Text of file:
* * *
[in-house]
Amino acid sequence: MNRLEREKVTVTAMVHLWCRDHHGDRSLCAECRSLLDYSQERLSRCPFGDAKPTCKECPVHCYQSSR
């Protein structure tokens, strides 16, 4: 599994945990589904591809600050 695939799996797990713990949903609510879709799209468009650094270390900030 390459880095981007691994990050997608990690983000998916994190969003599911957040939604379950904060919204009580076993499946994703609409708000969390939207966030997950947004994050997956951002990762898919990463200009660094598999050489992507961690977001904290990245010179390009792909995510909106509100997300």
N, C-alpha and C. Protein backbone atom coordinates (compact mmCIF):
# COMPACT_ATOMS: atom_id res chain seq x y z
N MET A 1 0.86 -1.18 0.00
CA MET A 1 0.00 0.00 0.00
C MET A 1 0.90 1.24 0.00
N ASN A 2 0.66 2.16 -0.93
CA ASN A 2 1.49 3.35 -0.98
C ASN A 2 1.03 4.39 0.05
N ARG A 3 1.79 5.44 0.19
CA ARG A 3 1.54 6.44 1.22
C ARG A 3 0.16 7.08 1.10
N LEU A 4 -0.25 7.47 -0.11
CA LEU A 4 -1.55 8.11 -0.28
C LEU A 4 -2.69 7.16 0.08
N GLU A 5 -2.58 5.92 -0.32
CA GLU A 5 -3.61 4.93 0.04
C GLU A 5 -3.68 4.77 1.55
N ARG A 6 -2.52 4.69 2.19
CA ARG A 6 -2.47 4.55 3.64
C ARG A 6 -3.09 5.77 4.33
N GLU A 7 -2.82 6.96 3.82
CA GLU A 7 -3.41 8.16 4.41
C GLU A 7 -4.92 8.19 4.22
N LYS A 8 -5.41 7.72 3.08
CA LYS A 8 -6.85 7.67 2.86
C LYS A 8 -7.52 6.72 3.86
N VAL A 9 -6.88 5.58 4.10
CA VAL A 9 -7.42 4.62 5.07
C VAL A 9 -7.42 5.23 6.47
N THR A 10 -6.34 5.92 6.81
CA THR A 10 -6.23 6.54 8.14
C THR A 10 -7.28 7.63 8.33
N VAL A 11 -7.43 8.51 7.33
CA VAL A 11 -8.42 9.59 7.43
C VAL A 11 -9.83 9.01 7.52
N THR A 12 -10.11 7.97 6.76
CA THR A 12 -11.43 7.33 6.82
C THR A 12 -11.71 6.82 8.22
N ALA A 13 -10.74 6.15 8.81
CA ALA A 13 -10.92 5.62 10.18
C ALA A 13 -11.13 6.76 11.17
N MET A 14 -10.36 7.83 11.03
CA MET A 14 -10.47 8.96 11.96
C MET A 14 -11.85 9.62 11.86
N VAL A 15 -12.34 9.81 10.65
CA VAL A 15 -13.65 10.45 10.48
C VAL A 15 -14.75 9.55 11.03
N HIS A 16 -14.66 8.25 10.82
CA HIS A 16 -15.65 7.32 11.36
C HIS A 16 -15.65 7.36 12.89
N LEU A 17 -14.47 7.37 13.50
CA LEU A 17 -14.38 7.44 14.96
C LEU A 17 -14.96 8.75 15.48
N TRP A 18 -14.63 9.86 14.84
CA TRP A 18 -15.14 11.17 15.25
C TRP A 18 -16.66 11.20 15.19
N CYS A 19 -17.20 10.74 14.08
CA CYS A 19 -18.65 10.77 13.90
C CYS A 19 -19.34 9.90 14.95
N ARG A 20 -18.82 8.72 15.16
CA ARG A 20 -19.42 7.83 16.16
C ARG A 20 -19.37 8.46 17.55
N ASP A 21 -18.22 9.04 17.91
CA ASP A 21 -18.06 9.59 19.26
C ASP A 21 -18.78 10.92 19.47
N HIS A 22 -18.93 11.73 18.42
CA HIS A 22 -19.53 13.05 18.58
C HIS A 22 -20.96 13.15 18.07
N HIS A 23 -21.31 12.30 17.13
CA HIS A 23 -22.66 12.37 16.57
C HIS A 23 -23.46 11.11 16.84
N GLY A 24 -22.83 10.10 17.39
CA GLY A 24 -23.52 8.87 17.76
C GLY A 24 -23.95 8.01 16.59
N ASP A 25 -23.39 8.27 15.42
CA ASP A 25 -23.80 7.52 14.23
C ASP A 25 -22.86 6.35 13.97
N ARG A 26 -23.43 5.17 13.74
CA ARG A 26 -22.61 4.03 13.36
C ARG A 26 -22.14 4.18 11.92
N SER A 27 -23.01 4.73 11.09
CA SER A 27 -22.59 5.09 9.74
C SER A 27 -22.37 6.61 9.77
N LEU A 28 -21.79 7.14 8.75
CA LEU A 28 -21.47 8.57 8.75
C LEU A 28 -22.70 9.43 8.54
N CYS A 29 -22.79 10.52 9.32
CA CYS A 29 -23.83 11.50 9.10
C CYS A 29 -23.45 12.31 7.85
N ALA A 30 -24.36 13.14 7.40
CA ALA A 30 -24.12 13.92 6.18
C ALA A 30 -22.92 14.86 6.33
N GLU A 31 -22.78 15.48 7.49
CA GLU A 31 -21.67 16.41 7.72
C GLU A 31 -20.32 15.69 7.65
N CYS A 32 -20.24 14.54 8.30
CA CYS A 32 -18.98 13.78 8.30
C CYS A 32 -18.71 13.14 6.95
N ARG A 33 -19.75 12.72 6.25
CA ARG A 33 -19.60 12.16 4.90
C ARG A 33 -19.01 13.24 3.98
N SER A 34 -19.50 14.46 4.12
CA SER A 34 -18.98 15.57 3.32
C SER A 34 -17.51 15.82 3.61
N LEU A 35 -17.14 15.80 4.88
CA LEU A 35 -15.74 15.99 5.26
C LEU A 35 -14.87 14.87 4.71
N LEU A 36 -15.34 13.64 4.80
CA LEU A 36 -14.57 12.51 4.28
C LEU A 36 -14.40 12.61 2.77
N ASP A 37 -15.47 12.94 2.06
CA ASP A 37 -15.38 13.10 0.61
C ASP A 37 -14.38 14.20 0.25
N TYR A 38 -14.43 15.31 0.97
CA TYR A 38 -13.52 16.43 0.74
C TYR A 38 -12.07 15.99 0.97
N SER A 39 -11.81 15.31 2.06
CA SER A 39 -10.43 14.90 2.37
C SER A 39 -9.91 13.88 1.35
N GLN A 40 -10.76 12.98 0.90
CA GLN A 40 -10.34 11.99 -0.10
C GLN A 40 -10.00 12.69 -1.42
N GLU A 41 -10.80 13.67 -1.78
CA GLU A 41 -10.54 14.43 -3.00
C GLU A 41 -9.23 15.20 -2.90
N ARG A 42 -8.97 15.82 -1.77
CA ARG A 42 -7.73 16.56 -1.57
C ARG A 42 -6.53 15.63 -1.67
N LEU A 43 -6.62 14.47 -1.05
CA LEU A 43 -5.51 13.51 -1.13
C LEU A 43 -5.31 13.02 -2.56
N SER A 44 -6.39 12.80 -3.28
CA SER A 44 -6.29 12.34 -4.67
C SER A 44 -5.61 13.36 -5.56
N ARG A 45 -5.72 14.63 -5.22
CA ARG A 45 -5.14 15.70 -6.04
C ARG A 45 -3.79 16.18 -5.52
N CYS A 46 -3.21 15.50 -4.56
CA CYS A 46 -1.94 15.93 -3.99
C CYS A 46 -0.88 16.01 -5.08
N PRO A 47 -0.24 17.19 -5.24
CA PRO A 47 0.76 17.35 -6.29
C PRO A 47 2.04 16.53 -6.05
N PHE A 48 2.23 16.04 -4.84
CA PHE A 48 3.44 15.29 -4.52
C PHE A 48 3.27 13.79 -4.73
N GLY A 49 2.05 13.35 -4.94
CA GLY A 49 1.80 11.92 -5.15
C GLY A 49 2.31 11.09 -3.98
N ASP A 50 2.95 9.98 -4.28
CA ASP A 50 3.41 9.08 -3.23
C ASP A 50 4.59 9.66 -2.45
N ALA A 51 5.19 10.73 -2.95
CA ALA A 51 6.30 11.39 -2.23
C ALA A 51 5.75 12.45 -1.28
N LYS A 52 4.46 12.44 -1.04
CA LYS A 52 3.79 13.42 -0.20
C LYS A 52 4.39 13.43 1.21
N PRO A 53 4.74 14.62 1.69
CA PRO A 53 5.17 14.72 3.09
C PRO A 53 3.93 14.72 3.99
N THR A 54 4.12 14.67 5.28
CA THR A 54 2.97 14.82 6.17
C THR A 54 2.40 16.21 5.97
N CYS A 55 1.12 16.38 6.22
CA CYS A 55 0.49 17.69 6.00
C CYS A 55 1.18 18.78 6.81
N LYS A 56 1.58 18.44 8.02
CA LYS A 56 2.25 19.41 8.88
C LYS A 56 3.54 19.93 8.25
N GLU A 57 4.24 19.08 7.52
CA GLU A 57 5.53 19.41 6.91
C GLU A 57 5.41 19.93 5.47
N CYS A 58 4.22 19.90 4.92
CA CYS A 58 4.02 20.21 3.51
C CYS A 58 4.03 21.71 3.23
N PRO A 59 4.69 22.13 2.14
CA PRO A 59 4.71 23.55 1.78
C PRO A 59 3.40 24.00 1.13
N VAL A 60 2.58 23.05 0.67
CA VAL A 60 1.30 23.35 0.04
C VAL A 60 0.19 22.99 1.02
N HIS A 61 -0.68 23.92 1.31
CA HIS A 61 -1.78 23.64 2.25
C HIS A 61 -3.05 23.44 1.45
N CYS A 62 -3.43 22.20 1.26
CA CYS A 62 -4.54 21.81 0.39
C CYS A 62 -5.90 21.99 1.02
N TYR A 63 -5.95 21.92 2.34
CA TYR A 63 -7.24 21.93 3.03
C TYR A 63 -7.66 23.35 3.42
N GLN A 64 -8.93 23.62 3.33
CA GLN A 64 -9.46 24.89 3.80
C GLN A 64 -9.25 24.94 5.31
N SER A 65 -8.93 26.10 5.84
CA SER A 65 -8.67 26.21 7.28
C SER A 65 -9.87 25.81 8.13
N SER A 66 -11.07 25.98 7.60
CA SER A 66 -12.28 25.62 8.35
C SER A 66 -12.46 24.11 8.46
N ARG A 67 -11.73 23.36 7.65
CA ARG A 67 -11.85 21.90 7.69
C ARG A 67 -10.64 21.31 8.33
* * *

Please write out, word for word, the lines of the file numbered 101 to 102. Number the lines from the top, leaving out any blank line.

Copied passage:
C CYS A 32 -18.71 13.14 6.95
N ARG A 33 -19.75 12.72 6.25